The Hargreaves Lansdown team met with Neil Woodford recently to talk performance and plans. Filling us in on the gossip, with an update to his ‘Should I sell my Woodford fund?‘ article, is Hargreaves’ head of research, Mark Dampier.
“It’s no secret that we’ve been long-term supporters of Woodford. But his funds have recently performed poorly. It’s been an uncomfortable time to hold the fund and our own conviction has been tested.”
This is the official line from Hargreaves Lansdown, but it comes with a series of caveats. Mainly that poor performance now doesn’t mean poor performance in the future. And seeing as Woodford’s approach is to identify a company or sector’s opportunities in years to come – opportunities which are not yet recognised by the market or share values – slow periods are to be expected. It’s like an athlete crouching on her marks before springing into the race.
In short: Brexit. Whereas many fund managers and investors have largely steered clear of the UK market because of concerns over the impact of the Big B, Woodford takes a different view which isn’t paying off yet.
“He thinks the prospects for the UK economy are far better than most believe. He told us he’s never seen such a big difference in value between stocks he considers cheap and the ones he thinks are expensive. As such he’s taken big sector positions to benefit from this view, with large investments in financial and industrial companies and the UK housebuilding sector.”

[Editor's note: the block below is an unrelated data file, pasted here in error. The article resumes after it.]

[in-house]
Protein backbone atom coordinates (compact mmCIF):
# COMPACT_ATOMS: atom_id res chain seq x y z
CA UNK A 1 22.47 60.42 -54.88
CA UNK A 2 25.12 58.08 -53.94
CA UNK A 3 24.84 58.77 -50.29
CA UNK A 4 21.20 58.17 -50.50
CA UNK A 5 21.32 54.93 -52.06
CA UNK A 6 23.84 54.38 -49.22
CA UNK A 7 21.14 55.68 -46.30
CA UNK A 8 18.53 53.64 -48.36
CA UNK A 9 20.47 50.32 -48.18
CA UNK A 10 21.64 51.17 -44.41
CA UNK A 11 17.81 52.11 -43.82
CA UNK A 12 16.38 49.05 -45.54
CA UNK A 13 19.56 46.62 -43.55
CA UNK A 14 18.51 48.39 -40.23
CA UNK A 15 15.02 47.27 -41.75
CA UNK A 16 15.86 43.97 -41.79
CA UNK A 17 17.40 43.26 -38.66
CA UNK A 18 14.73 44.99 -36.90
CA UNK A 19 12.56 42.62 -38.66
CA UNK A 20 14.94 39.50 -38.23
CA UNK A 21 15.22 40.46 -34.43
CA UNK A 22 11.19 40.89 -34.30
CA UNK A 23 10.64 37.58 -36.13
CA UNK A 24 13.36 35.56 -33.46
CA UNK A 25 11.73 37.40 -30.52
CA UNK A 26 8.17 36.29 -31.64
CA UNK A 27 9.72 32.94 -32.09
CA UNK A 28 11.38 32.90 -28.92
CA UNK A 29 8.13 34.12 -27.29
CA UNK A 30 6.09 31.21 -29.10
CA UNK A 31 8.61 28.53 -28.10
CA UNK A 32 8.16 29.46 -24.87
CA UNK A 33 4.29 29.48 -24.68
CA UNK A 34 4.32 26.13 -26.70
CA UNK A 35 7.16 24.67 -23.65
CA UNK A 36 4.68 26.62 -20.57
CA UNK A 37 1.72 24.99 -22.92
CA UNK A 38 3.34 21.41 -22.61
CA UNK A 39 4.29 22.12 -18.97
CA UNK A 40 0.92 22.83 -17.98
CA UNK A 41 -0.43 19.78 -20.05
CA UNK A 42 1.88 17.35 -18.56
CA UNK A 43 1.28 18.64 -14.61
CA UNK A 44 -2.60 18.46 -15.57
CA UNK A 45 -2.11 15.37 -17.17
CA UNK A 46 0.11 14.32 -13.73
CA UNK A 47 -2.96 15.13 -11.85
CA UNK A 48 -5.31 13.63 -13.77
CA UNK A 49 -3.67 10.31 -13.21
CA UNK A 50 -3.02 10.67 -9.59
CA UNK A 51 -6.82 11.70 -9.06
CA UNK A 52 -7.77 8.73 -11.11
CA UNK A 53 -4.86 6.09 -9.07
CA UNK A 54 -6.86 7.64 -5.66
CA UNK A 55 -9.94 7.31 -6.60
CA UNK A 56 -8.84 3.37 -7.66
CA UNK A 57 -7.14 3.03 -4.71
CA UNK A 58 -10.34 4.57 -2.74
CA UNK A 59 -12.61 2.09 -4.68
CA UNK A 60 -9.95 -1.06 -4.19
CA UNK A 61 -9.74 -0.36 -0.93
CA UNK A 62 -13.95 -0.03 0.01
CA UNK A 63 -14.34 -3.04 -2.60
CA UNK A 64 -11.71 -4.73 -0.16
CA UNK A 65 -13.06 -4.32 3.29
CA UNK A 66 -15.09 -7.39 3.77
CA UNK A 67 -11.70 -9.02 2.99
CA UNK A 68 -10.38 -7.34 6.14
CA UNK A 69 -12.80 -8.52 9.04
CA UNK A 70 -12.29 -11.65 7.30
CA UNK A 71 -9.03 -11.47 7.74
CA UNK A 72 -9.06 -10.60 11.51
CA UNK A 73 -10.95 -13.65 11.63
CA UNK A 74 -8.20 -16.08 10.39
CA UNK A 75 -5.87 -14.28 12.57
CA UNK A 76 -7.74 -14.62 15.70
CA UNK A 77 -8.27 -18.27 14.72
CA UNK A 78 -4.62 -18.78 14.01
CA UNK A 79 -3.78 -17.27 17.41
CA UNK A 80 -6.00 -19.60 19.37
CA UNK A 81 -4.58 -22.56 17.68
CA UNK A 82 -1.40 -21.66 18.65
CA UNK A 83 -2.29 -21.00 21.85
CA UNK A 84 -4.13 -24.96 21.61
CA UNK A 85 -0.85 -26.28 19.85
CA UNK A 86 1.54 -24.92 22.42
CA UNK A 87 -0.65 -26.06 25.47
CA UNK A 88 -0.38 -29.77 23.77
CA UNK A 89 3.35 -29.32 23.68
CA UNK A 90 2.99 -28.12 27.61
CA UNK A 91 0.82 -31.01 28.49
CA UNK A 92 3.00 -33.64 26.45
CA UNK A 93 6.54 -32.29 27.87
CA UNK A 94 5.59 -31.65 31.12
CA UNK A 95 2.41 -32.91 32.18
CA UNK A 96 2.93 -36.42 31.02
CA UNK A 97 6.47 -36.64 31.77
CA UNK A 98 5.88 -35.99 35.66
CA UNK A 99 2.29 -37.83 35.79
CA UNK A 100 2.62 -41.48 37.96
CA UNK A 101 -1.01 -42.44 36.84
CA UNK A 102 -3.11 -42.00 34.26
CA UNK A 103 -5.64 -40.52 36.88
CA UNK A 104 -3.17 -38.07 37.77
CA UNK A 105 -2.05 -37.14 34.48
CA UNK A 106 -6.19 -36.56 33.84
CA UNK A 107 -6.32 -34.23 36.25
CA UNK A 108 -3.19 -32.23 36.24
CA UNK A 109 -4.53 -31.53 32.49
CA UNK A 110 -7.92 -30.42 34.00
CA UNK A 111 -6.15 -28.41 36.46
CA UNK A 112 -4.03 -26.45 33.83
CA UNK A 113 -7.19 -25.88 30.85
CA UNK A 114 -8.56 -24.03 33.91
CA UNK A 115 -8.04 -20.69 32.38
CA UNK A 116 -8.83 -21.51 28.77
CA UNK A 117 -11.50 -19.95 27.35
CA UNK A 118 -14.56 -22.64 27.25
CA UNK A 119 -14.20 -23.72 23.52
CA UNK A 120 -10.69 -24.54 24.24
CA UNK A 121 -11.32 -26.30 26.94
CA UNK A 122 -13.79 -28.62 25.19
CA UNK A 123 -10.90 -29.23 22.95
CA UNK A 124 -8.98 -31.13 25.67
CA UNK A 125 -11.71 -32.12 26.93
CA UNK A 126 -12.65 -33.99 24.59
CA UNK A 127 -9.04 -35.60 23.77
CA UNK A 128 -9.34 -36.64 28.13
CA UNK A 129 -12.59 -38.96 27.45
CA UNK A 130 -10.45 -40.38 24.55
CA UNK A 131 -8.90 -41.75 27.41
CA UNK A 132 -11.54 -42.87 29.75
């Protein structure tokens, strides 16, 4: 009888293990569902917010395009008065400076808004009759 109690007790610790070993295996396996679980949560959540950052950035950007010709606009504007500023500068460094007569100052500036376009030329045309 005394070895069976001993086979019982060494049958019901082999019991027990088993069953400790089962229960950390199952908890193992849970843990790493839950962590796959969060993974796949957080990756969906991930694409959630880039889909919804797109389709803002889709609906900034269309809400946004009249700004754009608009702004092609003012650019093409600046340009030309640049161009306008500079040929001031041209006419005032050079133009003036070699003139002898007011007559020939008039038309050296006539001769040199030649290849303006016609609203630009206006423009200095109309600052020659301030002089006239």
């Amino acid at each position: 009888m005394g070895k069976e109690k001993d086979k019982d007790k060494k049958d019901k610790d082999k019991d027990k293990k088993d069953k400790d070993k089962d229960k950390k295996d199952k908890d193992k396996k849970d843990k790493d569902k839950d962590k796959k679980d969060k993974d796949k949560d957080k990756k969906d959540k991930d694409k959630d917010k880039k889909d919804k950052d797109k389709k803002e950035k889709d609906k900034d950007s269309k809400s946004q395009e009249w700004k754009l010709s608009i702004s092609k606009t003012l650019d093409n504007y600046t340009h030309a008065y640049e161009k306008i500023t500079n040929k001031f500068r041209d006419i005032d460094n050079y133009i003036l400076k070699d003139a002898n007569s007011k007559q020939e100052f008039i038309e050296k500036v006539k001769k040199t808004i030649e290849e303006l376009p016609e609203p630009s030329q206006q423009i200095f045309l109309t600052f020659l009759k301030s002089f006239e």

Although there are never any guarantees, it seems the success of the Woodford Equity Income Fund is tied to a soft Brexit or no Brexit at all. If we get a hard Brexit, with continued uncertainty about the UK economy and our relationship with the EU, it could spell further trouble.
Woodford is no stranger to investing against the herd. Time and again, people in the industry have questioned his judgement – part and parcel of being a contrarian investor – but time and again he has proved them wrong.
He shunned tech stocks before the tech crash of the 2000s. And he shunned financial stocks before the crisis in 2008. Both of which led to uncomfortable periods of underperformance as others rode the wave, but ultimately paid off.
Of course, that doesn’t mean it’ll be the same story this time. Which is why it’s always so important to spread your investments among managers who invest differently.
Hargreaves Lansdown is in it for the long run, Mark tells us. As long as they still have conviction in a manager, they’re patient enough to stick with him through a poor period. That’s why you’ll still find the Woodford Equity Income Fund on Hargreaves’ Wealth 50 buy-list, which was completely revamped this week.
“Woodford’s been included on the Wealth 150 list of our favourite funds since we created it in 2003. It comes down to our belief that there’s a greater probability he’ll deliver attractive returns in the years to come than there is he’ll continue to perform poorly.”
Our own Holly Mackay agrees:
“It is very hard to pick with any certainty who the performers of tomorrow will be. It seems premature to write off Woodford. But I have also watched my holdings in this fund slide South and am naturally beginning to think about switching. I’m not. Yet. But it’s not a comfortable or easy call.”
Will you be hanging on for a little longer? Or are you thinking it’s time to sell up? We can’t tell you what’s best for you and your goals, but if it’s the latter, take a look at our 2019 fund recommendations.
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